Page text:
How Does Your State Stack Up on Prioritizing Transit and Street Safety?
How’s your state doing on bike and pedestrian investment? Transit? Bridge repair?
Congress just reauthorized the national law that funnels tens of billions of dollars each year to state departments of transportation, but tracking how these agencies spend all their federal money is notoriously difficult. A lack of uniformity in the way states report spending has made it difficult to compare these numbers, even though all states are required to abide by certain federal filing standards. The Tri-State Transportation Campaign recently sorted through piles of documents to establish a basis for comparison.
Their new report, “Tracking State Transportation Dollars” [PDF], breaks down the funding levels for each State Transportation Improvement Program, or STIP, a document that lists all projects that states plan to fund with federal dollars. Although the STIP doesn’t account for all of a state’s transportation funding, it does reveal some interesting patterns.
Overall, states spend an average of 20 percent on transit, the report found. Bicycle and pedestrian programs made up an average of 2 percent. Meanwhile, states are spending an average of 38.5 percent of the STIP on maintenance, and about 22.5 percent to add or expand roads and bridges.
The results also reveal wide variations from state to state, made available in a handy interactive map.
Hawaii — thanks to its construction of a major passenger rail system — is the only state to best New York in transit spending, devoting 74 percent of its STIP budget to transit. The Empire State, with a much larger system to maintain, stands at a still-formidable 62 percent. Virginia is another standout at 49 percent, with Colorado (44 percent) and Utah (42 percent) not far behind. Meanwhile, Nebraska (1 percent), Mississippi and Kentucky (2 percent each) exemplify states on the lower end of the transit-spending spectrum.
Meanwhile, North Carolina is the worst sprawl-inducer, spending 58 percent of its STIP on expanding highways. Arizona and Arkansas also spend more than half of their STIP on adding roads, with Indiana (45 percent), Mississippi (also 45), and Texas (36 percent) especially prone to highway expansion as well. Not surprisingly, several of these states also devote a low proportion of their STIP to maintenance, with Texas and Arizona giving just a shred to upkeep of their existing transportation network.
You have to be cautious about making comparisons, however, says report author Renata Silberblatt.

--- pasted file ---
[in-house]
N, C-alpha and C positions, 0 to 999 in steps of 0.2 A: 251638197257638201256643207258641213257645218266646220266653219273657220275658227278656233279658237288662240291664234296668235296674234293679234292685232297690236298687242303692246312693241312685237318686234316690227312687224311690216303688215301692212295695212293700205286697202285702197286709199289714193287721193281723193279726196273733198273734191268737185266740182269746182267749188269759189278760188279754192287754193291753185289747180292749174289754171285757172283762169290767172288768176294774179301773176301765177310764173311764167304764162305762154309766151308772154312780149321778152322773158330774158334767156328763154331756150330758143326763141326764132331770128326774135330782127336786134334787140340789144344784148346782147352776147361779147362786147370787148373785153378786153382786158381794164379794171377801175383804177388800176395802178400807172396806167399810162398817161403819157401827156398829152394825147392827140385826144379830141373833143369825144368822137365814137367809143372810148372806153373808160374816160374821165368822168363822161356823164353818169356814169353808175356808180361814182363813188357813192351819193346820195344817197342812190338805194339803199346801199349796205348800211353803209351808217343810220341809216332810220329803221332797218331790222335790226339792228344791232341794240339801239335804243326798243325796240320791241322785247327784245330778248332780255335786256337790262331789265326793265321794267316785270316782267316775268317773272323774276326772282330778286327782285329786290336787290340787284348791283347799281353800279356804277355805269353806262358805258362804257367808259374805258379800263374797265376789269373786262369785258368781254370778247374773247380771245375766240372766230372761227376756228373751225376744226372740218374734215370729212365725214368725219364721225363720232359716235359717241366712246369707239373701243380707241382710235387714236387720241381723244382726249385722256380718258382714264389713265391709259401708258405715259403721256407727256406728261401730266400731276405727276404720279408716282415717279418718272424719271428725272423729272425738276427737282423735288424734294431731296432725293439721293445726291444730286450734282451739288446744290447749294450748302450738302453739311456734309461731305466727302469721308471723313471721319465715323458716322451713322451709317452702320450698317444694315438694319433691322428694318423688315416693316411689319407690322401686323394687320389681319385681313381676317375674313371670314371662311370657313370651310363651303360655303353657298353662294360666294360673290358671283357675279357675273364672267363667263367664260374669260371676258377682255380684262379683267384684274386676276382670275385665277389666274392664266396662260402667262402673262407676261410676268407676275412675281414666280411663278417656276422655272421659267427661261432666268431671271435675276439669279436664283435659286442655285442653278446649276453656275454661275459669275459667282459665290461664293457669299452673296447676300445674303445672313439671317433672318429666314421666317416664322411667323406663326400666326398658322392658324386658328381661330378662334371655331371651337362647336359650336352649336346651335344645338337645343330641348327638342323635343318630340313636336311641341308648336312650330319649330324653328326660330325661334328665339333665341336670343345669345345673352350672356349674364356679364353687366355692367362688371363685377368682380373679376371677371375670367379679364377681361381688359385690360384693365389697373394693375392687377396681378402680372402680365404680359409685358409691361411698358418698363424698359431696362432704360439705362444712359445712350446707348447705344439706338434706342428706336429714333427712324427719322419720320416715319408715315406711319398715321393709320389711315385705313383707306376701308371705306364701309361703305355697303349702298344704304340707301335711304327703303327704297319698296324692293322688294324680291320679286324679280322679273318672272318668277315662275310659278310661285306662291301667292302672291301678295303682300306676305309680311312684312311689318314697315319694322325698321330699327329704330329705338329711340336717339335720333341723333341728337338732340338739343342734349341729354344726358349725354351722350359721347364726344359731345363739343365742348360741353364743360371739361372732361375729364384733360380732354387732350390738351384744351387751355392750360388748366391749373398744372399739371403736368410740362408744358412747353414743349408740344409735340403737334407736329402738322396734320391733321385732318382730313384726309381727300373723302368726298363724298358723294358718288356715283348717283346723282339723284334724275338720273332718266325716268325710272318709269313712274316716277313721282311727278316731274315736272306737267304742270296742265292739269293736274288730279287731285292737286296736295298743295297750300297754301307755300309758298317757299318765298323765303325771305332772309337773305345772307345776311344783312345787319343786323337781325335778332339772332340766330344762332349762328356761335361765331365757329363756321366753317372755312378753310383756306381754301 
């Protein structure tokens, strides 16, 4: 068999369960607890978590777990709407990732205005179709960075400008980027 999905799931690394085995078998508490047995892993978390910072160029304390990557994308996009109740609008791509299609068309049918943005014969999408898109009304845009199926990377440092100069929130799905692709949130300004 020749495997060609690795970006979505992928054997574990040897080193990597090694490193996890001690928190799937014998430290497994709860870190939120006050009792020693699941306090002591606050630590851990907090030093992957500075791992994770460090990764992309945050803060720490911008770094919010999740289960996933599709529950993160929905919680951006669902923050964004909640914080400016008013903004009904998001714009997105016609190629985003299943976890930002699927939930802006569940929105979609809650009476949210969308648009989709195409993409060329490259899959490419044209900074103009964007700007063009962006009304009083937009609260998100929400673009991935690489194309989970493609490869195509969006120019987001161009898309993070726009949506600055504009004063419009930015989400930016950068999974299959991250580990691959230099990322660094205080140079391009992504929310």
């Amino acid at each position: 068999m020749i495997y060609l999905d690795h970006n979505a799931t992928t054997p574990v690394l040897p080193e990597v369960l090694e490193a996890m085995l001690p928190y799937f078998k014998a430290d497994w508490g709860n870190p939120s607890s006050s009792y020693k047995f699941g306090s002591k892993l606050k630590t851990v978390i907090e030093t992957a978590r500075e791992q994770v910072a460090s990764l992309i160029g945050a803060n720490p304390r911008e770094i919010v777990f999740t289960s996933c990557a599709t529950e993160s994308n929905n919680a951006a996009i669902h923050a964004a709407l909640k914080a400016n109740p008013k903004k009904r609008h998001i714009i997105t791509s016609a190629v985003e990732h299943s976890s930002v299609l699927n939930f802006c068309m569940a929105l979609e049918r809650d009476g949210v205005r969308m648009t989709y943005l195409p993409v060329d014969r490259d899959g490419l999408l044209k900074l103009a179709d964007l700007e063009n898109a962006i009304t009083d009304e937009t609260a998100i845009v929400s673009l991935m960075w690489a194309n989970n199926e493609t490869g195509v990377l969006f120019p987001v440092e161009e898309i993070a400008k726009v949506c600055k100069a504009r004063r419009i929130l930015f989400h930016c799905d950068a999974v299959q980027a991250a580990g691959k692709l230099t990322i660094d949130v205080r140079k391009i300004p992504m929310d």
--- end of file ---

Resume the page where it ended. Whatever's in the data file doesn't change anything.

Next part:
Some states may be devoting a larger portion of their budget to a particular area because of a large ongoing project — as is the case with transit in Hawaii. Also, other funding sources are available to states that might not be recorded in the STIP — including public-private partnerships, toll authorities and infrastructure banks — and that money isn’t accounted for in this report.
The report also attempts to ascertain how much states spend on biking and walking. But again, it isn’t easy, even within the STIP. Tri-State measures both what states are spending on stand-alone bike and pedestrian projects and what states are spending on road projects that include some bike or pedestrian element. Many states do not report costs for sidewalk construction, for example, if it is part of a larger road project.
Oregon, Tennessee and Georgia lead in the percent of the STIP they spend on stand-alone biking and walking projects, each with 5 percent. California and Montana follow with 4 percent. Meanwhile, Washington State is by far the leader when it comes to complete streets-type projects, spending 28 percent of its STIP on road projects that incorporate infrastructure for walking or biking, well above the next-best state in this category, Vermont (13 percent).
Tri-State hopes the report will help build support for national reporting reforms that make it easier to see how state DOTs allocate billions of transportation dollars every year, and to analyze the impact of those decisions.
“Increasing the transparency and uniformity in each state will go a long way in helping state transportation agencies be more accountable to the people who are affected each day by the agencies’ decisions – the public,” Silberblatt writes. “But transparency and accountability need not be a one way street; giving the public a better grasp on the state’s transportation investments has been shown to increase support of the agency’s work.”